Jon Stebbins, author

Jay Fiondella  |  Iris Marie Stebbins 

Jay of Chez Jay dies at 82

Jay Fiondella, colorful owner of the Chez Jay restaurant in Santa Monica, died November 6, 2008 after a long battle with Parkinson’s disease. He was 82. Jay's small, casual "joint" is known worldwide as a magnet for celebrities and is still going strong nearly a half-century after opening. Aside from his incredible longevity as a restaurateur, Jay was equally celebrated for his exploits as an adventurer, playboy, treasure-hunter, sailor, balloonist, boxing manager, stage producer and part-time actor. Jay was a pioneering competitive hot air balloonist and was the only balloonist in the Screen Actors Guild in the 1960’s. He was once Cosmopolitan magazine’s “Bachelor of the Month” in 1970. In the 1980’s he located and helped recover lost WWII aircraft buried in the Arctic’s ice famously known as the “Lost Squadron”. He was also part of a team that successfully recovered millions of dollars worth of silver coins from a sunken WWII era ship off the coast of Yemen. As an actor he appeared in more than fifty TV shows and feature films from the 1950’s through the 1990’s. He invariably played bit parts, although in consistently high profile productions. Jay’s credits include television’s Gunsmoke, Perry Mason, Batman, Mission Impossible and Fantasy Island as well as several of the Lethal Weapon films and Robert Altman’s Short Cuts.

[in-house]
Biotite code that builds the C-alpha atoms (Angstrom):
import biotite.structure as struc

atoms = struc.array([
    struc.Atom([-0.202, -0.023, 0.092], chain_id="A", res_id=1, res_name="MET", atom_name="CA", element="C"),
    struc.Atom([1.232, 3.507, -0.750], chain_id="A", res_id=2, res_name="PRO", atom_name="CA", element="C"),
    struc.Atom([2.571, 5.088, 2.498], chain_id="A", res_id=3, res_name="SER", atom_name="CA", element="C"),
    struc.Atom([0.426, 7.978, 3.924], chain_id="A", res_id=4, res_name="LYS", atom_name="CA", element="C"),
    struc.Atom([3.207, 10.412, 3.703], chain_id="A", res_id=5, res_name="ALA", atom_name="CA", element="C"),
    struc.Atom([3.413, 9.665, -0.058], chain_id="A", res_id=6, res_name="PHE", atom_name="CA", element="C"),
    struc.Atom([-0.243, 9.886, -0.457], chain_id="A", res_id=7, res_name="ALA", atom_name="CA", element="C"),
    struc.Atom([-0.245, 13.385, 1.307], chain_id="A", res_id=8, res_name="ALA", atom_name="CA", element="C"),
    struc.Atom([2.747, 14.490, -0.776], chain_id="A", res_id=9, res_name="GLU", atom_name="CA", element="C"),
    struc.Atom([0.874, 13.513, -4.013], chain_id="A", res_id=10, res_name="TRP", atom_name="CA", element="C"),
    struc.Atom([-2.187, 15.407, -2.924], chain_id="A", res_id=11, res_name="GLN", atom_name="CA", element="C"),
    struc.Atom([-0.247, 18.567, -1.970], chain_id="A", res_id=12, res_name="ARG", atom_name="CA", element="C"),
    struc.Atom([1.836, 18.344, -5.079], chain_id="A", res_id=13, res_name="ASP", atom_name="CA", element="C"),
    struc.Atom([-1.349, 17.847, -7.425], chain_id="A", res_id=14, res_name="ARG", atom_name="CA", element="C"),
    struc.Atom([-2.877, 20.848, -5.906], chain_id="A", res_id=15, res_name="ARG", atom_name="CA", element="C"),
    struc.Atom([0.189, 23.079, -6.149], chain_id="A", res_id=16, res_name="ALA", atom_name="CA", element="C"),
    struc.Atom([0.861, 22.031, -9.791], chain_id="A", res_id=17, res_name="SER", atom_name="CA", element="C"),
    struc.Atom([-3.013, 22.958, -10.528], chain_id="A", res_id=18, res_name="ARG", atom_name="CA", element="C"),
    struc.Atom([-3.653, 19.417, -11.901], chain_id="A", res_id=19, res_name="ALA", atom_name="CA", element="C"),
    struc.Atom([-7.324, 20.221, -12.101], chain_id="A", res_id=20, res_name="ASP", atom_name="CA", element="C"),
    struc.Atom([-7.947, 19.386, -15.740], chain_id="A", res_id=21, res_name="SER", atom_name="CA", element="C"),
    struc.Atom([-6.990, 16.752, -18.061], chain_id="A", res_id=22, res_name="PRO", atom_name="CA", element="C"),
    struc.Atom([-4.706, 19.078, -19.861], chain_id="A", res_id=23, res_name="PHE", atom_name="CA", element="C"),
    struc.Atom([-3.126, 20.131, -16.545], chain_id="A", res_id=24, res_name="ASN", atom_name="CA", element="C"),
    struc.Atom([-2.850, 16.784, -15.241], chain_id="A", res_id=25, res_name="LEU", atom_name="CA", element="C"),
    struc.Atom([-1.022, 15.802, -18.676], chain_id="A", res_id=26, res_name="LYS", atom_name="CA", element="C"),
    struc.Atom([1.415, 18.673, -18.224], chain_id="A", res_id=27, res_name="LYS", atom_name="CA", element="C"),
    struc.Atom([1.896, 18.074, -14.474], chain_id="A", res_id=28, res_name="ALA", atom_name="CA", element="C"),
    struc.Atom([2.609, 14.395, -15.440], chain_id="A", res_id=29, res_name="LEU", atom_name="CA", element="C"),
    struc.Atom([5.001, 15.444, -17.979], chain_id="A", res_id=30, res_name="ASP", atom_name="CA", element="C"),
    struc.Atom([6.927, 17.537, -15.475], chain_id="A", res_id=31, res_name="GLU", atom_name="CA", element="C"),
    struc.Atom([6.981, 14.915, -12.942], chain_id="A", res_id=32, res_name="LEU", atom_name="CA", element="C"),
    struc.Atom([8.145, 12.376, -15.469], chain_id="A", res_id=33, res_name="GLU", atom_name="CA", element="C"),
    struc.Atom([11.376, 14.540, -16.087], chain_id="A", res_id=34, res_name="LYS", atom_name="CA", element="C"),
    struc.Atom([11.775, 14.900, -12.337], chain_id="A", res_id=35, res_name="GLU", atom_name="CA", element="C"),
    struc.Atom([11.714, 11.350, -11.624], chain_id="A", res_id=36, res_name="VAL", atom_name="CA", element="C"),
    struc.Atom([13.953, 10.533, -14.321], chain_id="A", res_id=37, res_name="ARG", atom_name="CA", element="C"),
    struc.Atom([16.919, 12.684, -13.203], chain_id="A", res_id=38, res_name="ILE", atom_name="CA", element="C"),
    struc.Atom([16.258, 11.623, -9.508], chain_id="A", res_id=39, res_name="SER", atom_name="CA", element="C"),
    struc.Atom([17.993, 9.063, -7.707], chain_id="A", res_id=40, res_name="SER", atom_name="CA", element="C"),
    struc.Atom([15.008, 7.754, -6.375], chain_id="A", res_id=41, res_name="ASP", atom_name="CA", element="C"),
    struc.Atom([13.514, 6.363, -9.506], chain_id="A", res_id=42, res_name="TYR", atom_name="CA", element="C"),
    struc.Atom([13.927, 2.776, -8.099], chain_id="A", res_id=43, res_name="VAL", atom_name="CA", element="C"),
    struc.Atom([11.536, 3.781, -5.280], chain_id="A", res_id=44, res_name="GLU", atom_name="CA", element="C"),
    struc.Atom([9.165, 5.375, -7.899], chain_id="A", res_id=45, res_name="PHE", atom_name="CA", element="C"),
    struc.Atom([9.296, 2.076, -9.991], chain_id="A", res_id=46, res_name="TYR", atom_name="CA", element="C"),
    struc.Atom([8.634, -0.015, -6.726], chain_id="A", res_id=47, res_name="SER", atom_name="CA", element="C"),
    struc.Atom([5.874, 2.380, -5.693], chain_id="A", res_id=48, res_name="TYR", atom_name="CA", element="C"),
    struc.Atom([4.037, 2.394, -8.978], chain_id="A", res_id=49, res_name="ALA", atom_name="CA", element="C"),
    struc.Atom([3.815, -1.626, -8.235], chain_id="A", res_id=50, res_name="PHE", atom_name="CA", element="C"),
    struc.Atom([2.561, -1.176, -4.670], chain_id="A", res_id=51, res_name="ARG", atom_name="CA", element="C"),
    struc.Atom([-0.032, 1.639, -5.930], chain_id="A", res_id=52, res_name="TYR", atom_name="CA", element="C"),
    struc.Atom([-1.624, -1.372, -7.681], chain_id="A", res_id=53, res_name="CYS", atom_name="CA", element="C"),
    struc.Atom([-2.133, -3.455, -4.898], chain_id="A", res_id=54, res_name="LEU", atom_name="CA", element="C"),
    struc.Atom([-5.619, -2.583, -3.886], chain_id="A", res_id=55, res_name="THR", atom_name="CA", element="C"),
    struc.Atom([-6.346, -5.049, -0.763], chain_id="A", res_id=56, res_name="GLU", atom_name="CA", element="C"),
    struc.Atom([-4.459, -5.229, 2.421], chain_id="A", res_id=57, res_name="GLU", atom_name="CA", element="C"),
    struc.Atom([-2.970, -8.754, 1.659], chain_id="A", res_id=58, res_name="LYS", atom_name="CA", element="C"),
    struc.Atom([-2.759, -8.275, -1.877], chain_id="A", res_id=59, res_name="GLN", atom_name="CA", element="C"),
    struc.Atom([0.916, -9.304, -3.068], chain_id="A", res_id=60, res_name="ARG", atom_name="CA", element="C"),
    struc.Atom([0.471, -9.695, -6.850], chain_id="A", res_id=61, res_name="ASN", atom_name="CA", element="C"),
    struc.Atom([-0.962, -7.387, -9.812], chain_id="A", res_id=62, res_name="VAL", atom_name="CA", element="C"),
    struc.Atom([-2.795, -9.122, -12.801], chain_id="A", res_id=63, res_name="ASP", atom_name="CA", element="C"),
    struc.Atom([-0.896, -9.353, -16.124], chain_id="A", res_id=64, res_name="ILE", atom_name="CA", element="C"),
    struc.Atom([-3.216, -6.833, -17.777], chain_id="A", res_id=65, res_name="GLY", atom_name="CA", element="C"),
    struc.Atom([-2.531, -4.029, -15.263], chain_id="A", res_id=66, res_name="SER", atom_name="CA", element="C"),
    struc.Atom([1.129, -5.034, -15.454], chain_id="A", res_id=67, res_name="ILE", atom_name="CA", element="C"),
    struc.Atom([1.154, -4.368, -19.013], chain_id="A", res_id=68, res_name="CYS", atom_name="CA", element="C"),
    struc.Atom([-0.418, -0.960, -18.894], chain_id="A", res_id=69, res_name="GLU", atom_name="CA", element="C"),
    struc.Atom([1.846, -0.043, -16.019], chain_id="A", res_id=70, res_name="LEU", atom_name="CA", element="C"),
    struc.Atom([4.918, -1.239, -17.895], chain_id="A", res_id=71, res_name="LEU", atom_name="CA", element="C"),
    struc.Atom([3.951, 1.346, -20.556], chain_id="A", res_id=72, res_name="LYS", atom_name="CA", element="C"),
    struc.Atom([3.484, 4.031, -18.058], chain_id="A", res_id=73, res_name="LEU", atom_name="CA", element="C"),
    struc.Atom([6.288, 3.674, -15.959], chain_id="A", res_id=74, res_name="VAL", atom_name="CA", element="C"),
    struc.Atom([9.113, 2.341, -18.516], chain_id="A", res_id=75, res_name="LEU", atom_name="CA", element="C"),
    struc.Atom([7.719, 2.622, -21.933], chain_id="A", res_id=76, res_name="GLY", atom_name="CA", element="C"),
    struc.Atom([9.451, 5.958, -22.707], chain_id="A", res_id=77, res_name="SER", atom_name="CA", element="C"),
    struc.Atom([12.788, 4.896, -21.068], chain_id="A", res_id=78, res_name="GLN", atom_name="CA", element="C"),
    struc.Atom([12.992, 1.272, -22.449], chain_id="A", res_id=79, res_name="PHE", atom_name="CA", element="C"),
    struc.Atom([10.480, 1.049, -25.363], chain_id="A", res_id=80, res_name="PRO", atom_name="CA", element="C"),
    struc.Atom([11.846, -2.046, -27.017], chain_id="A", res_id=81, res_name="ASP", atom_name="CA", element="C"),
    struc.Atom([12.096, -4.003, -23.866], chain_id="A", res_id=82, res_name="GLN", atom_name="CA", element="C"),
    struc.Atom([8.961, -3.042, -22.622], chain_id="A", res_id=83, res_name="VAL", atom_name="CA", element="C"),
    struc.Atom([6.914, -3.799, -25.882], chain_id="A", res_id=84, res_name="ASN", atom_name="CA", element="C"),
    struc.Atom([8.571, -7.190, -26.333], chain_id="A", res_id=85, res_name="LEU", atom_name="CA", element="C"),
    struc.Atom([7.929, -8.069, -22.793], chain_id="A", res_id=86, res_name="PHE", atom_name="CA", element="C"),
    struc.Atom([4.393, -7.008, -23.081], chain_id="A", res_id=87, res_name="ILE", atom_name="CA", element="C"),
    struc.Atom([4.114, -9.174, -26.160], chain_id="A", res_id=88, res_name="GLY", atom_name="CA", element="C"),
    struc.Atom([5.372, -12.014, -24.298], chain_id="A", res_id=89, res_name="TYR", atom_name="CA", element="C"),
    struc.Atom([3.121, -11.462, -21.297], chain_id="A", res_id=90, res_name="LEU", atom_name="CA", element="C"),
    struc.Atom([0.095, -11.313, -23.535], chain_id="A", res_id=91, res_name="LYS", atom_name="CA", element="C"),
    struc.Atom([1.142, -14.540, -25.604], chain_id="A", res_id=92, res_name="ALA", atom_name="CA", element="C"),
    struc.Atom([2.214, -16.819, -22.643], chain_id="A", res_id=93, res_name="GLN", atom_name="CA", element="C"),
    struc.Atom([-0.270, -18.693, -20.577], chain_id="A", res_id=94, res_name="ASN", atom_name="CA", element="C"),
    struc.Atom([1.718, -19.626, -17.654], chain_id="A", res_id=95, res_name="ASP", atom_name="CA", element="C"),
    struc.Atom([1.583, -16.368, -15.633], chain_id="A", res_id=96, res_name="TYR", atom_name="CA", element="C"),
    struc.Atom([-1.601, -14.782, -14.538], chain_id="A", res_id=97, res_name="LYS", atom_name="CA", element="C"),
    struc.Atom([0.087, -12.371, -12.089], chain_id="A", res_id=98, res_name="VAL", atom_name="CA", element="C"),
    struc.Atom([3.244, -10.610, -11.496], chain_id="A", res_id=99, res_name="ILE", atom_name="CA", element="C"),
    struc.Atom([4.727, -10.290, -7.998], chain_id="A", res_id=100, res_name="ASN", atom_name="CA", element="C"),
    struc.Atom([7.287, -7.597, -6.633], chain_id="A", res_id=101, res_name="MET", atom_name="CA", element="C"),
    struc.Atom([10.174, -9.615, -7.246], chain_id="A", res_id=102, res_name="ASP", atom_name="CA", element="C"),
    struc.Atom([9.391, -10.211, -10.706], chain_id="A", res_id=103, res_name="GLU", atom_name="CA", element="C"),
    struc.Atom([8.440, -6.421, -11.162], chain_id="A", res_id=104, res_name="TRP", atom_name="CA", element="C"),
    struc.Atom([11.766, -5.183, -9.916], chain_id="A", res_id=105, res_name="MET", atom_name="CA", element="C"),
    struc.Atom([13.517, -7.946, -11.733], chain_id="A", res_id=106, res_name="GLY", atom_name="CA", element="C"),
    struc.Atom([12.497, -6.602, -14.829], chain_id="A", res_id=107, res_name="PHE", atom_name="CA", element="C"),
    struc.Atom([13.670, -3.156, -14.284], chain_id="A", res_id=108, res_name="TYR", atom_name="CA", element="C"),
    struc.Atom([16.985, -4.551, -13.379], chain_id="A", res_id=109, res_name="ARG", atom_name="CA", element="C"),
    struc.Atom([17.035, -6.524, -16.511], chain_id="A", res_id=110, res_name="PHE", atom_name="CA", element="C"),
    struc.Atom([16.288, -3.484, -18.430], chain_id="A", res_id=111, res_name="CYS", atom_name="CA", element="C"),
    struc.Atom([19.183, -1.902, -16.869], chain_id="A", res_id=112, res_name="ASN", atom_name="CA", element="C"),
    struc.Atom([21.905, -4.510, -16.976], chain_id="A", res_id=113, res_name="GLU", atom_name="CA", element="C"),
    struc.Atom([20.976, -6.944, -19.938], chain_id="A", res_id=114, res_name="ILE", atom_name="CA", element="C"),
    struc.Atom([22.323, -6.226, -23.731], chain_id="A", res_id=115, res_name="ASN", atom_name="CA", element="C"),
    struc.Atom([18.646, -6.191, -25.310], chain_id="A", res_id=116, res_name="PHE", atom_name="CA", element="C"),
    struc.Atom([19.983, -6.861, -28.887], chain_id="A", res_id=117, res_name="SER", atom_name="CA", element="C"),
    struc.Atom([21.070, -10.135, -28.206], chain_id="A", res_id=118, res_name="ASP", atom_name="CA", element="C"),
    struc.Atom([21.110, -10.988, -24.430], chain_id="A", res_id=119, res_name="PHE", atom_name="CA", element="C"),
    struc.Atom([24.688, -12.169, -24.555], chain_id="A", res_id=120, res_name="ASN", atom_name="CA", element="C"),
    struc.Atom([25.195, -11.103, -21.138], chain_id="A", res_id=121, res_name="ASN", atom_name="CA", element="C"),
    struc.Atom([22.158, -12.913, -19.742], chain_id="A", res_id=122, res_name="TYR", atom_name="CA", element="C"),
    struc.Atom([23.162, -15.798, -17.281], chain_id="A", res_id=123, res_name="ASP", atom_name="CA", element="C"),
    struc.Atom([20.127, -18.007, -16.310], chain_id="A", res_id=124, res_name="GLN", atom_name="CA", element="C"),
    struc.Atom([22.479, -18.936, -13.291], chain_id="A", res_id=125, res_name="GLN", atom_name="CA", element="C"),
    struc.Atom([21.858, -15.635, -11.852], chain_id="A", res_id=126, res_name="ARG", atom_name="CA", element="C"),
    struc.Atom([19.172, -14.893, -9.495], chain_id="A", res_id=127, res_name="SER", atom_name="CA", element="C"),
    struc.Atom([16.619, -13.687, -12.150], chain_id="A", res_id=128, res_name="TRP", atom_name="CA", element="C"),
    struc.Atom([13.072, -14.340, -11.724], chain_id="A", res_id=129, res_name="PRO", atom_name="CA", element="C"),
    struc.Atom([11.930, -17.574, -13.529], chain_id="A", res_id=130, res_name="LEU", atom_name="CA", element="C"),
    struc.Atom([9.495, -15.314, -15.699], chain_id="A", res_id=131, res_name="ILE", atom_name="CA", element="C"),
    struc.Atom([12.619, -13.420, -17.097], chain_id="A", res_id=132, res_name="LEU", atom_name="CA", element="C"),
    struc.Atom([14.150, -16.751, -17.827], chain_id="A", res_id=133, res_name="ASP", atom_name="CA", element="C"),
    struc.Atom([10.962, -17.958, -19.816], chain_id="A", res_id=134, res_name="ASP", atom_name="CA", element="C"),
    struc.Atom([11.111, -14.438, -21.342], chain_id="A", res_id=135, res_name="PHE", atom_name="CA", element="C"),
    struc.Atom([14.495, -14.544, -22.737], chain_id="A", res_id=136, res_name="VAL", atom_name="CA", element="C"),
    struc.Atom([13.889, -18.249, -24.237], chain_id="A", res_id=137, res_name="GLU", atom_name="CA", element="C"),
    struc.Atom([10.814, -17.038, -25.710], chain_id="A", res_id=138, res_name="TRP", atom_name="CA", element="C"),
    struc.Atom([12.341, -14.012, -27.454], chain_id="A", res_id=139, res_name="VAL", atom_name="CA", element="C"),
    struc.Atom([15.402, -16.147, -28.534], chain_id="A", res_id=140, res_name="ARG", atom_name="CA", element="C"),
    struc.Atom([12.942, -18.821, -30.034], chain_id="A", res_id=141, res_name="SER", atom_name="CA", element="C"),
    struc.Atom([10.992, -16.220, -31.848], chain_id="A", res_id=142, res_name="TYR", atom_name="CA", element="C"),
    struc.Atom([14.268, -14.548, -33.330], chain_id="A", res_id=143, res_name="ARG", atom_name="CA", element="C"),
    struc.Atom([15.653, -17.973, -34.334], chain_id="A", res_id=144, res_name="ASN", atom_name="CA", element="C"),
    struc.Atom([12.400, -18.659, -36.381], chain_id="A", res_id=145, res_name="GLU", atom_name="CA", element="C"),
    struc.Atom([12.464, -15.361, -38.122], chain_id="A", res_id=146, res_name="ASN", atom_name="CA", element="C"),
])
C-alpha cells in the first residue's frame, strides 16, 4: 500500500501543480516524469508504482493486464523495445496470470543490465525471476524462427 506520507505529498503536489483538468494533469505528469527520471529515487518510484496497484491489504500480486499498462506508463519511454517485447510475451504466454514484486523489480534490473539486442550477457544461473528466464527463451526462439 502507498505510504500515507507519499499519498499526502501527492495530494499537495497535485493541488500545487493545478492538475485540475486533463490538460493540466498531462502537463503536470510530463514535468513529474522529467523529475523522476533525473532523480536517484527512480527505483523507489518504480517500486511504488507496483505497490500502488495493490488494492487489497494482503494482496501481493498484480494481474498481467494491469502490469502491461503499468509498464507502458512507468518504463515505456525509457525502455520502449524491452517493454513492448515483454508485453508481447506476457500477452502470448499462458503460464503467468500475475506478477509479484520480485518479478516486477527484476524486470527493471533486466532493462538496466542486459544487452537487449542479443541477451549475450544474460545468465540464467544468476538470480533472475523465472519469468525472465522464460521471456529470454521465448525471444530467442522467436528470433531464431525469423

His tiny restaurant was frequented by an endless list of show business icons, many of whom were Jay’s personal friends, including Frank Sinatra, Judy Garland, Marlon Brando, Lee Marvin, Robert Stack, Natalie Wood, Warren Beatty, Elizabeth Taylor, Johnny Carson, Nancy Sinatra, Clint Eastwood, Michelle Pfeifer, Mel Gibson, Jerry Seinfeld, Sean Penn, Drew Barrymore and countless others. Jay was always protective of his famous customers and forbade any photographers, reporters or autograph seekers from staking out his place. A Chez Jay staple is its free baskets of unshelled “gourmet” peanuts one of which Apollo 14 Commander Alan Shephard took to the moon and back in 1971. Jay dubbed it his "Astro-nut", proudly showing it off to patrons at his bar until the night actor Steve McQueen nearly ate it. The Astro-nut has quietly resided in a safe deposit box ever since.

Born Jay Anthony Fiondella on August 6, 1926 in East Haven, CT, Jay served in the Navy in World War II as a Seabee in the  Philippines and China. After attending the University of Miami, he moved to Los Angeles in the early 1950’s hoping to become an actor. His first Hollywood roommate was another young struggling actor named Leonard Nimoy. In the early days Jay supported himself by bartending at Sinbad's, a lively restaurant on the Santa Monica Pier. In 1959, he opened his own place nearby and named it Chez Jay as a tribute to his eventual friend Frank Sinatra who ran a joint named “Chez Joey” in his film Pal Joey. A self described “lousy businessman”, Jay’s widowed mother Alice handled the books for the next thirty years while Jay gallivanted from one adventure to the next. Chez Jay is now managed by Michael Anderson, Jay's co-owner.

Married twice, Jay is survived by his daughter, Anita Fiondella Eck, his son, Chaz Fiondella, his sister Rita Luarte and many nieces and nephews.

Jay's life will be celebrated at Chez Jay on Saturday, December 6, 2008 from 2 to 5 pm. To RSVP, call (310) 395 -1741.

Written by Jon Stebbins and Jim McGinn,0,6296224.story